I (Nicky) was very struck by JS's review of a review in LA Review of Books of Mo Yan's Sandalwood Death. It appeared on the MCLC list. His words immediately reminded me of the endless debates we've had in UK among translators, about how we'd like our translations reviewed, and the struggles to remind even long-established cultural institutions like the BBC that translations of poetry and fiction should be credited when they are broadcast, not treated as if the author had originally written in English. With Jonathan's permission, I have reproduced his letter to the list here. In the event, it sparked off a lively debate, including contributions from the reviewer, Jiwei Xiao, herself. Those interested can join the list to read the whole thread.
I was quite excited to discover that at long last the LARB had published a review of Mo Yan’s Sandalwood Death. As the editor of the CLT Book Series that published Howard Goldblatt’s English translation of the novel at the beginning of 2013, I had all but given up on the LARB reviewing it. By the time I reached the end of this substantial review, however, I had to face a rather peculiar and unsettling reality: after nearly 2,400 words, the reviewer, Jiwei Xiao, never mentions the fact that the book she is reviewing is Howard Goldblatt’s English translation of Mo Yan’s novel. I may be a bit more sensitive to this omission given the fact that I, as the editor and a translator myself, am quite excited by the attention Goldlatt’s translation is getting from the translation community: the book has already been nominated for several awards, and, in fact, only a few months earlier Goldblatt had been interviewed by LARB about his translation work!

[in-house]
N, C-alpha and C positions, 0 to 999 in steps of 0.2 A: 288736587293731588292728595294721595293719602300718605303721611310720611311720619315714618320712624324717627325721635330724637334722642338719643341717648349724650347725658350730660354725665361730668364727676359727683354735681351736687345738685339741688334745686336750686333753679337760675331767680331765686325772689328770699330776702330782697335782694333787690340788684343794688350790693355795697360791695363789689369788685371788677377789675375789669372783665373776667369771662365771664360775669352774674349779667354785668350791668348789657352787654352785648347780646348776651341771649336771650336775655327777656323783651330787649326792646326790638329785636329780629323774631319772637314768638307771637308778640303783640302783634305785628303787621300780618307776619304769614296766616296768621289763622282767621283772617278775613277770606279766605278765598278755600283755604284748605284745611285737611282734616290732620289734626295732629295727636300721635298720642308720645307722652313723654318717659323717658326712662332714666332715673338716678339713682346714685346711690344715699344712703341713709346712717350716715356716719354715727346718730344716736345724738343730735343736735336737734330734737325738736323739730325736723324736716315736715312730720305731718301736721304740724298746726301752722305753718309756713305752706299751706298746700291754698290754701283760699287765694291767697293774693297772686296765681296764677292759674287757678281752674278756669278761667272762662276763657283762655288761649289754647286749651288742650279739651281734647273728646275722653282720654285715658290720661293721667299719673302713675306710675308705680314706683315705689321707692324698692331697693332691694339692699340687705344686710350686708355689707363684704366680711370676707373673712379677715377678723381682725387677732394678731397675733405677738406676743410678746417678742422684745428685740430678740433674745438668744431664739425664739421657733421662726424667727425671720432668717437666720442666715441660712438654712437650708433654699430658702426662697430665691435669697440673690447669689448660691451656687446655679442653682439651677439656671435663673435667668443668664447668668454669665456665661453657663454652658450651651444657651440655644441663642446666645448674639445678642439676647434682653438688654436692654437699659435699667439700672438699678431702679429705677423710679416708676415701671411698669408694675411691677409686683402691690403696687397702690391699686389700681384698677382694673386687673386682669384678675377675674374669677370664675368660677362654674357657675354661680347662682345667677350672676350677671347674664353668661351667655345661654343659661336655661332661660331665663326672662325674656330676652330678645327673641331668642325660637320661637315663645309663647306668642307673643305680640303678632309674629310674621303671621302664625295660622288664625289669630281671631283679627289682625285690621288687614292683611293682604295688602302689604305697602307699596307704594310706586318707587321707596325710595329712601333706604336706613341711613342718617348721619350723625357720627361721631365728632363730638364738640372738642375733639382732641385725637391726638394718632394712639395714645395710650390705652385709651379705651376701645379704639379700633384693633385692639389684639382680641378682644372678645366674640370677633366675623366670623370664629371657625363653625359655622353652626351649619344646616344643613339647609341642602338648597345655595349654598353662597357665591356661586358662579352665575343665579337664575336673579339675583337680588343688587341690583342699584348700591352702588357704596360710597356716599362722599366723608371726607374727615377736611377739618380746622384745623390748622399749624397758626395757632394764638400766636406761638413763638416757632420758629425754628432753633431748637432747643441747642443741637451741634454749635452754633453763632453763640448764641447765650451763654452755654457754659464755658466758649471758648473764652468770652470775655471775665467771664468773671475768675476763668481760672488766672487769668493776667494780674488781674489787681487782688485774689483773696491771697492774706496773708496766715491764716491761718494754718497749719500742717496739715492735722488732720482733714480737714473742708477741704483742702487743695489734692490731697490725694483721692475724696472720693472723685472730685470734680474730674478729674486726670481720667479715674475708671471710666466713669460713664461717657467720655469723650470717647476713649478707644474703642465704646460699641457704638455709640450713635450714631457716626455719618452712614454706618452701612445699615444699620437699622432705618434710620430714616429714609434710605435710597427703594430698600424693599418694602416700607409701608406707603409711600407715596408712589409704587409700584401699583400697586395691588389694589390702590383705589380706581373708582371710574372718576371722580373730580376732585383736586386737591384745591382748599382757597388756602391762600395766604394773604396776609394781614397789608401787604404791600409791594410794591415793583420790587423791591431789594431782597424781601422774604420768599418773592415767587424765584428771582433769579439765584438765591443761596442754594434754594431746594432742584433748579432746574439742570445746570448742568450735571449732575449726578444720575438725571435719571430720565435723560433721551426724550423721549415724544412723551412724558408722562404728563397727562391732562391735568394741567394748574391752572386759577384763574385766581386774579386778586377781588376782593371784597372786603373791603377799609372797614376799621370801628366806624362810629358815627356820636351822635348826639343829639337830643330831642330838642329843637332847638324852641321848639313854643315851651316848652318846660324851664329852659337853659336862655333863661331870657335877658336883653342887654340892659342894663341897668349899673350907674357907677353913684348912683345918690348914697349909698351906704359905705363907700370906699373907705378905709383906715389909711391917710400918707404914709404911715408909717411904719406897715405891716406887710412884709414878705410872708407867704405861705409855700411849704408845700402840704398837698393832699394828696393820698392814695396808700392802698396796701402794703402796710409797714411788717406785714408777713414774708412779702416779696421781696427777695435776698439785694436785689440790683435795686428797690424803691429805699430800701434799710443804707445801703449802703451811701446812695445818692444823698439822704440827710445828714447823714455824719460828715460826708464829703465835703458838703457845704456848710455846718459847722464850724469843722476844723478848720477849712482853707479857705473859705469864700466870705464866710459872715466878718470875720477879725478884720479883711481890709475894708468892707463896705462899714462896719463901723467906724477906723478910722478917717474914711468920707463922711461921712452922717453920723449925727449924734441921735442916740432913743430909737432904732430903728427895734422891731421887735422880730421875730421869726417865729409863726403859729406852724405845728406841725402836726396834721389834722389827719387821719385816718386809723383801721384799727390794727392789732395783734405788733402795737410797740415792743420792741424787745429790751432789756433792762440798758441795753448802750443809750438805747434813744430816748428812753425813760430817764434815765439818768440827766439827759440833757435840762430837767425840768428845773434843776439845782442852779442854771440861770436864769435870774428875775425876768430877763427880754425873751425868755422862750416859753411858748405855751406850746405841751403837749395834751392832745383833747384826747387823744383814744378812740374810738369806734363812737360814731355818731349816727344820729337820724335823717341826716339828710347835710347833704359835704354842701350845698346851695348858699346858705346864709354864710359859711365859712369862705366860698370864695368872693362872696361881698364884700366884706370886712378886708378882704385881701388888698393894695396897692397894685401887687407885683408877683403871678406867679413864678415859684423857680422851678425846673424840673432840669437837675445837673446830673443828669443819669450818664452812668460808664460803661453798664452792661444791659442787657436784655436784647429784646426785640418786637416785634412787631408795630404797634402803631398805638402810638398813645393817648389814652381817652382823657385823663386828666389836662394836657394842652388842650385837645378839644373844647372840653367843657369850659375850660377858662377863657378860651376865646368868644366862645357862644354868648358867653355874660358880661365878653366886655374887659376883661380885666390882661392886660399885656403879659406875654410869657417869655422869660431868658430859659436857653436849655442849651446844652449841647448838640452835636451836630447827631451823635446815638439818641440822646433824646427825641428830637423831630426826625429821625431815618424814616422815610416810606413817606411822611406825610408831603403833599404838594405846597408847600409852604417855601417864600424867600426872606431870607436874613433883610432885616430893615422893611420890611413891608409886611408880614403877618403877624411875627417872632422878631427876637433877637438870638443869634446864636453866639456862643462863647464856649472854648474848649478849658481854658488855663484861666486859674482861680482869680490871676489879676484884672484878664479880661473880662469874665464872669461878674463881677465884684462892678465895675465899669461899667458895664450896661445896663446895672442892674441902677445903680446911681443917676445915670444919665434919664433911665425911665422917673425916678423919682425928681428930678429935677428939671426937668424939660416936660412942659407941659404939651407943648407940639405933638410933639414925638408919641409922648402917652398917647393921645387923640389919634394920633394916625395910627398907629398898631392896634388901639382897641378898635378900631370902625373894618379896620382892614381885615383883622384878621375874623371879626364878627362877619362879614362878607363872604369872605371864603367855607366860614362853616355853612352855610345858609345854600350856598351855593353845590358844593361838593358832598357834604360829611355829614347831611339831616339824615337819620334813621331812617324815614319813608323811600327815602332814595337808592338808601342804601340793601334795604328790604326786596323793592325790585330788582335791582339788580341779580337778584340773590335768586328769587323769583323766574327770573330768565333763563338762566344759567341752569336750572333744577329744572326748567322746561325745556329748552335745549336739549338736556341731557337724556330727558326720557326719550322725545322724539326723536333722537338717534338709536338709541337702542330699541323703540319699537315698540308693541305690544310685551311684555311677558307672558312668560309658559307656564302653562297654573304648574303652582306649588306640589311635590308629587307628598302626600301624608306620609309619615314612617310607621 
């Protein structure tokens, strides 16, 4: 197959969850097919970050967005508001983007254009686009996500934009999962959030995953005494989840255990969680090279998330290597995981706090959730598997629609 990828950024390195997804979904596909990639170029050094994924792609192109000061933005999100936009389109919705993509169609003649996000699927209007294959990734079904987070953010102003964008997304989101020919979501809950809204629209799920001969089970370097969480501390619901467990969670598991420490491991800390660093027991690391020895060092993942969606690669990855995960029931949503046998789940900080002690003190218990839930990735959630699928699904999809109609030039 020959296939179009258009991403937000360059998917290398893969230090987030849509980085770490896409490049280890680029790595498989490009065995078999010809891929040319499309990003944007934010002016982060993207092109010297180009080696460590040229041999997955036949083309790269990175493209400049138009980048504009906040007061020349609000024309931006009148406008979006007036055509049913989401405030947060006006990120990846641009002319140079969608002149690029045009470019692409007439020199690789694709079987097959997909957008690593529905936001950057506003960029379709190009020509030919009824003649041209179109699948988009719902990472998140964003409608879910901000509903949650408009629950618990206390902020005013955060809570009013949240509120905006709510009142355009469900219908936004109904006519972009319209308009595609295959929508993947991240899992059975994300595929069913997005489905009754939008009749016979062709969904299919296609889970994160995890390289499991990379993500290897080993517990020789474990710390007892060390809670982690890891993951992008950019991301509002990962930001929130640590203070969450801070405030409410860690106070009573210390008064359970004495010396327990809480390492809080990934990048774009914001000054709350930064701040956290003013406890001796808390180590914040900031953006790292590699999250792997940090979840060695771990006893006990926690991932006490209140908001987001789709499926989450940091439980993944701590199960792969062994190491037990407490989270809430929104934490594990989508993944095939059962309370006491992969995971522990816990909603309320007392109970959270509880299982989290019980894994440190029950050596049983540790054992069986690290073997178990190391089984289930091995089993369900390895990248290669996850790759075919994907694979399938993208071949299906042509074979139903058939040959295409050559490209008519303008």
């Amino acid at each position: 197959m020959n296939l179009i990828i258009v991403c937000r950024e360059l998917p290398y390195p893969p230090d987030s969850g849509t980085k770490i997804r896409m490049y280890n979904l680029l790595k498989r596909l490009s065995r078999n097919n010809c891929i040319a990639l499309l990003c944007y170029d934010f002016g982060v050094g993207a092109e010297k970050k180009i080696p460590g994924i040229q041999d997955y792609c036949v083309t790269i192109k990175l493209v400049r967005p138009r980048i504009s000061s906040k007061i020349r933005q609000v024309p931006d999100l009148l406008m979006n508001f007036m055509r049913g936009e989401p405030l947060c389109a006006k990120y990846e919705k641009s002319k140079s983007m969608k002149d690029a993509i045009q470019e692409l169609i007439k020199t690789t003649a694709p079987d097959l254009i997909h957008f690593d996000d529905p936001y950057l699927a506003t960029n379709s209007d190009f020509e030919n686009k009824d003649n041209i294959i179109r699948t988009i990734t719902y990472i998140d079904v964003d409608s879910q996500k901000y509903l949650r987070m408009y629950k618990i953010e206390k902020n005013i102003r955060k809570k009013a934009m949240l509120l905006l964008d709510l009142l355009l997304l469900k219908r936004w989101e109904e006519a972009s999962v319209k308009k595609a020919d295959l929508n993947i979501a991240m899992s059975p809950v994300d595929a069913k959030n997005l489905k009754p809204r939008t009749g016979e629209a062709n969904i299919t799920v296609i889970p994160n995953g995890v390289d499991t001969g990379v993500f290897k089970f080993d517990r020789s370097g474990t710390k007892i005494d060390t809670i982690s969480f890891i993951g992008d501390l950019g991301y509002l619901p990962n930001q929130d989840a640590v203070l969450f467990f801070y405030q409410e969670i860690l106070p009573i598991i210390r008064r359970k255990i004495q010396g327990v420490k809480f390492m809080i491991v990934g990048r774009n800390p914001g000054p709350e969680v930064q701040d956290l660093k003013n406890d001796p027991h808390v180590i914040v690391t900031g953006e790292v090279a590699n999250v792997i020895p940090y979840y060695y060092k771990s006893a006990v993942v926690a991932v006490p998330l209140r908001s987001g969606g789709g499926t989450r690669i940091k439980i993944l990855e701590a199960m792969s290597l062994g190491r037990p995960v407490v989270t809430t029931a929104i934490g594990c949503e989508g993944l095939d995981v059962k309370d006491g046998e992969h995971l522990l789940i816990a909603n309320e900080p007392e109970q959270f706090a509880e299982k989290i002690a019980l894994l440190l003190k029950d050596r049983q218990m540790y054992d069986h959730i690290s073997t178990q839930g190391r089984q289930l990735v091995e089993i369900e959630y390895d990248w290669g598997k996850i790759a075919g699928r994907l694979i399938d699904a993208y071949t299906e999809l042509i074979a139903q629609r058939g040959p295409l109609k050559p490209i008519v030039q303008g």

So while Xiao quotes liberally from the English text (sans citations), she never mentions even once that the book under review is not《檀香刑》, which was published well over a decade ago, but is instead its English translation. Of course, any review of translated literature will necessarily focus on the merits of the original, but at the very least professionalism requires a reviewer to acknowledge the work of the translator in some form. Most of the time readers rely on a review to find out whether a book is a good read in English, so it is important for a reviewer to offer a critical opinion on this matter so the reader can make an informed decision. In this review, however, the reader is invited to enter the original text as if it were still in Chinese, yet miraculously transparent to the English reader’s mind.
The reviewer spends a fair amount of time discussing the “dissonant sounds” upon which “the novel was inspired,” and while Mo Yan’s aural ingenuity naturally rests at the heart of the reviewer’s commentary, it is important to note that these aural textures were delicately and boldly translated into English by Goldblatt. In fact, I would argue that these challenging moments constitute some of the most formally experimental—and successful—moments in Goldblatt’s esteemed career. When I first read the translated manuscript, I marveled at his ability to imbue the English with a parallel set of aural textures (rhyme, meters, vocables, etc.), producing often uncanny results.